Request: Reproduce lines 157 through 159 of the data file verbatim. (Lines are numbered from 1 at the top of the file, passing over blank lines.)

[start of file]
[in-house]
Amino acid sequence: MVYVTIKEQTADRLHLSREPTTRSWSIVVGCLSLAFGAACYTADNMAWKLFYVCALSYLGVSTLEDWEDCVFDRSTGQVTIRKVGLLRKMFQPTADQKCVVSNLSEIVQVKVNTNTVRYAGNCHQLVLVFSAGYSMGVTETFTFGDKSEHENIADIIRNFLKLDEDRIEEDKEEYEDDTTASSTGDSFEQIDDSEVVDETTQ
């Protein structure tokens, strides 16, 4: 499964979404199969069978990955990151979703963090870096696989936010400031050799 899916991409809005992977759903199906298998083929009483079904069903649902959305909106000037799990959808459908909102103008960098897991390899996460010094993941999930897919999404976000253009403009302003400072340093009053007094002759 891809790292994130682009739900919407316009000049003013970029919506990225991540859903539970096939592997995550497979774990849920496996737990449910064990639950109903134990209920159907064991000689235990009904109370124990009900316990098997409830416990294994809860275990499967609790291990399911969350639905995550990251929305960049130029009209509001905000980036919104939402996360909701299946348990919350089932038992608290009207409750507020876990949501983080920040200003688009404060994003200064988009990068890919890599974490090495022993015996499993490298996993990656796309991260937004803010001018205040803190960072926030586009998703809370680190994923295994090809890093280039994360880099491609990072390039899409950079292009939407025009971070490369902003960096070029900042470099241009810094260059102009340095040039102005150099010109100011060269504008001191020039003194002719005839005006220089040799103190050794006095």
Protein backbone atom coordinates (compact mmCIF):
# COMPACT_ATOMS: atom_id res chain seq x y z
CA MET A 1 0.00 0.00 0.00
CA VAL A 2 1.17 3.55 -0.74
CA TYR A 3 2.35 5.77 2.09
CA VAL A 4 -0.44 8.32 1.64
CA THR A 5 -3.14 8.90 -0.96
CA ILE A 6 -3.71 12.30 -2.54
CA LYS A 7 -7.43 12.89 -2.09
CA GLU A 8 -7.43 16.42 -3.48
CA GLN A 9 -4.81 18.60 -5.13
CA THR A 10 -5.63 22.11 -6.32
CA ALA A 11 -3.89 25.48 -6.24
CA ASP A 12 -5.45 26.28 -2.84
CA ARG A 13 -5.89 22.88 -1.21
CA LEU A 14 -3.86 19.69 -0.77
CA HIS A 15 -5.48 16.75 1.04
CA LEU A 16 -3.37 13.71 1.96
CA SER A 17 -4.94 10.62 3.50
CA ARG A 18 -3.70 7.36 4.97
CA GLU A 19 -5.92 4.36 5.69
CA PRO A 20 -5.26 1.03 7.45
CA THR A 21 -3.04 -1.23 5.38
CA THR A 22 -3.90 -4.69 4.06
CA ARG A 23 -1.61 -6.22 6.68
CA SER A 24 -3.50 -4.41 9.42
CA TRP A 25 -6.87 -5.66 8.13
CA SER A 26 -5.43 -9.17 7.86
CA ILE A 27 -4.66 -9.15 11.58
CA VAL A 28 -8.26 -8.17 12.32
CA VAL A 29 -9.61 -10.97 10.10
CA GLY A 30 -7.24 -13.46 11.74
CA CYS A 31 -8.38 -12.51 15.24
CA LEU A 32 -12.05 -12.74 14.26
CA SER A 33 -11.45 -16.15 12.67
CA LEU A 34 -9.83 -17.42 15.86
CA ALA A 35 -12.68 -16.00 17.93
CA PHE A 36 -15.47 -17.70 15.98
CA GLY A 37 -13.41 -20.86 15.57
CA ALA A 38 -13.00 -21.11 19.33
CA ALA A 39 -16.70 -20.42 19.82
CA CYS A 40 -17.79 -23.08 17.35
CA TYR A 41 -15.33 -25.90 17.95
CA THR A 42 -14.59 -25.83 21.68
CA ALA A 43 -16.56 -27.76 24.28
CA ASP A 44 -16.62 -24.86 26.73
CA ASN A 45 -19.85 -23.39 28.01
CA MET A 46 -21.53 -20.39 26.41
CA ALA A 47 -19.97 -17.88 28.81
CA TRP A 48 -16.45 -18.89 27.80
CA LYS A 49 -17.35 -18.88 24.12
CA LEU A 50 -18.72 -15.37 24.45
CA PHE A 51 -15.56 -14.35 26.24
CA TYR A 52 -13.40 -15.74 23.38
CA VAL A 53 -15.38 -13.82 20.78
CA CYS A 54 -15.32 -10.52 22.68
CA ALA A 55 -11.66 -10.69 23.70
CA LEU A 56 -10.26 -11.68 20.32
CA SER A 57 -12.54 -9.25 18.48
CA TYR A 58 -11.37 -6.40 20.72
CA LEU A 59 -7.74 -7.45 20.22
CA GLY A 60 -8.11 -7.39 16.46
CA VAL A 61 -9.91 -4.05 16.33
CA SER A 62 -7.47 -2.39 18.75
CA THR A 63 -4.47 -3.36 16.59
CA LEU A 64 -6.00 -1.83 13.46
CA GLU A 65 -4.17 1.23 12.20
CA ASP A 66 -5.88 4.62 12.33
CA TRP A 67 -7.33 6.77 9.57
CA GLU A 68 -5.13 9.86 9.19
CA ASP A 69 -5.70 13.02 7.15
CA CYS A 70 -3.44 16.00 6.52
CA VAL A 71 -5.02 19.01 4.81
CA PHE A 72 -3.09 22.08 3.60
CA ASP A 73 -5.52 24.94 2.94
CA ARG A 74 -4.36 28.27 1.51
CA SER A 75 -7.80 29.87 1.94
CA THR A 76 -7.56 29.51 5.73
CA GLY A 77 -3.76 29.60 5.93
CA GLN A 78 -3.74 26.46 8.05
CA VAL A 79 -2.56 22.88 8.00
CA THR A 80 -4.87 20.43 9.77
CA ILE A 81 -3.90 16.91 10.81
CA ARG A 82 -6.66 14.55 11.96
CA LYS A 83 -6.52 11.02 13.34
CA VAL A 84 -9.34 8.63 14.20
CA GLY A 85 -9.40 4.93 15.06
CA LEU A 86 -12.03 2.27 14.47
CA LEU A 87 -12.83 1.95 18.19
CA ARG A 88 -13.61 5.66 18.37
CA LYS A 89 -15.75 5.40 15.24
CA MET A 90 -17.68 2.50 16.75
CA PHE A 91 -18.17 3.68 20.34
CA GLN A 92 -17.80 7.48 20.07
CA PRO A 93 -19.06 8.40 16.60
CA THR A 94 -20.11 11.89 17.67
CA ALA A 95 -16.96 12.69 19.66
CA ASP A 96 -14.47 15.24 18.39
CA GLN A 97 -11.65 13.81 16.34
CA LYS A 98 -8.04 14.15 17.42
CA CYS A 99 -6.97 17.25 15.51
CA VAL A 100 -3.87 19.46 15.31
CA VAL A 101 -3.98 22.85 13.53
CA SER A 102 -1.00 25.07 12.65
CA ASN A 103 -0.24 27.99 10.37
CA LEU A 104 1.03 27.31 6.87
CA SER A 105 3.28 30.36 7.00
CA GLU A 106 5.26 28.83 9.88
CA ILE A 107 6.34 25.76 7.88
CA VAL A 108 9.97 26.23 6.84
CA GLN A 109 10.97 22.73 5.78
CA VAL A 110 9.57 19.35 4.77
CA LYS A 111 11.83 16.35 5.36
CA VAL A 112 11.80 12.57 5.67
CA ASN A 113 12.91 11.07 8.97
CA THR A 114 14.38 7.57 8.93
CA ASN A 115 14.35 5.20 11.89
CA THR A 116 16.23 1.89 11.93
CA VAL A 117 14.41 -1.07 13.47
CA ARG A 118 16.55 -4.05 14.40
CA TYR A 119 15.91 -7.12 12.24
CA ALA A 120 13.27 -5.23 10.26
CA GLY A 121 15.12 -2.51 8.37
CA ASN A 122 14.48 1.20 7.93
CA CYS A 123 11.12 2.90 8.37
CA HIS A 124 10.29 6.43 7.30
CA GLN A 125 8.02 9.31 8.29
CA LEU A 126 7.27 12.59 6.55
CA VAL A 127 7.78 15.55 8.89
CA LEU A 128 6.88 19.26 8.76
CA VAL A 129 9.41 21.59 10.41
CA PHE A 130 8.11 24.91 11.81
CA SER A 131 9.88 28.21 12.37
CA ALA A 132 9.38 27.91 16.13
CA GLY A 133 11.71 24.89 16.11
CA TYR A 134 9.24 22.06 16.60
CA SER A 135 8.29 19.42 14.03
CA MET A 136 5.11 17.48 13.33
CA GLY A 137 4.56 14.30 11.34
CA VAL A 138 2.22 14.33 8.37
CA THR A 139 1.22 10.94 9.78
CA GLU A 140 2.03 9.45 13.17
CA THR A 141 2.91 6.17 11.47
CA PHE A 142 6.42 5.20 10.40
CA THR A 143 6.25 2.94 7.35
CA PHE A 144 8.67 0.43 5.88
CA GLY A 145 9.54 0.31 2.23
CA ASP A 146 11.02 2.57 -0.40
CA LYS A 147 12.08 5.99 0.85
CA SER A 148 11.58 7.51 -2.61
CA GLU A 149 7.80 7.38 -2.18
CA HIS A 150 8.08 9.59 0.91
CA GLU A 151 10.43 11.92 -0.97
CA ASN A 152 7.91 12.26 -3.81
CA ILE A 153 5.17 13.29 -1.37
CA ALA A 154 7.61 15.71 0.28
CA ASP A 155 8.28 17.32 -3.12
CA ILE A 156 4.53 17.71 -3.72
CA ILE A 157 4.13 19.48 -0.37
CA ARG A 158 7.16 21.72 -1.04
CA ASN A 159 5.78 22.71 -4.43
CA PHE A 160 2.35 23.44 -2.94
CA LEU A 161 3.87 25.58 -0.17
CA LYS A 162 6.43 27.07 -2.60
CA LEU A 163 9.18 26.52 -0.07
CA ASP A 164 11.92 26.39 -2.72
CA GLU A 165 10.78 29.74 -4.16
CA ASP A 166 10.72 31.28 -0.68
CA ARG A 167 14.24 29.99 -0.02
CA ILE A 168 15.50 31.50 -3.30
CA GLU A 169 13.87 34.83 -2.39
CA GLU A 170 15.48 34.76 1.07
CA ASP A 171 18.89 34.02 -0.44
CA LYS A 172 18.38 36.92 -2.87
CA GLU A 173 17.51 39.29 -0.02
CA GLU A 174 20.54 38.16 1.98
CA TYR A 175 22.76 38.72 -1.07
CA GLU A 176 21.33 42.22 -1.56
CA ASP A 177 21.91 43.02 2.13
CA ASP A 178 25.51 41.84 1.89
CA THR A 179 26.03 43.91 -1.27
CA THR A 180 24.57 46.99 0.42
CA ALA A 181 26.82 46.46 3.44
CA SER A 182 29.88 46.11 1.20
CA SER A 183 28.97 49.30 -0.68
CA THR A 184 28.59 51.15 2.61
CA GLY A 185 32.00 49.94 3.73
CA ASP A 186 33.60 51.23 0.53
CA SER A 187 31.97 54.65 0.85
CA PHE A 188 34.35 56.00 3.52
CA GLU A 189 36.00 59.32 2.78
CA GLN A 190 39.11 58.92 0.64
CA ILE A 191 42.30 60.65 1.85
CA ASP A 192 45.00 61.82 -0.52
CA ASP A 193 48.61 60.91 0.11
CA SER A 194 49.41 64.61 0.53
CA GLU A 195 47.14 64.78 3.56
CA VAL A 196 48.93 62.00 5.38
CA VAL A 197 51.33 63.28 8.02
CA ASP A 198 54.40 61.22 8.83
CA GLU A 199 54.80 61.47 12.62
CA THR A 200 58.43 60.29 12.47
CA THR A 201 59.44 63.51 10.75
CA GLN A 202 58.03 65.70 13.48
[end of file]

CA ASN A 152 7.91 12.26 -3.81
CA ILE A 153 5.17 13.29 -1.37
CA ALA A 154 7.61 15.71 0.28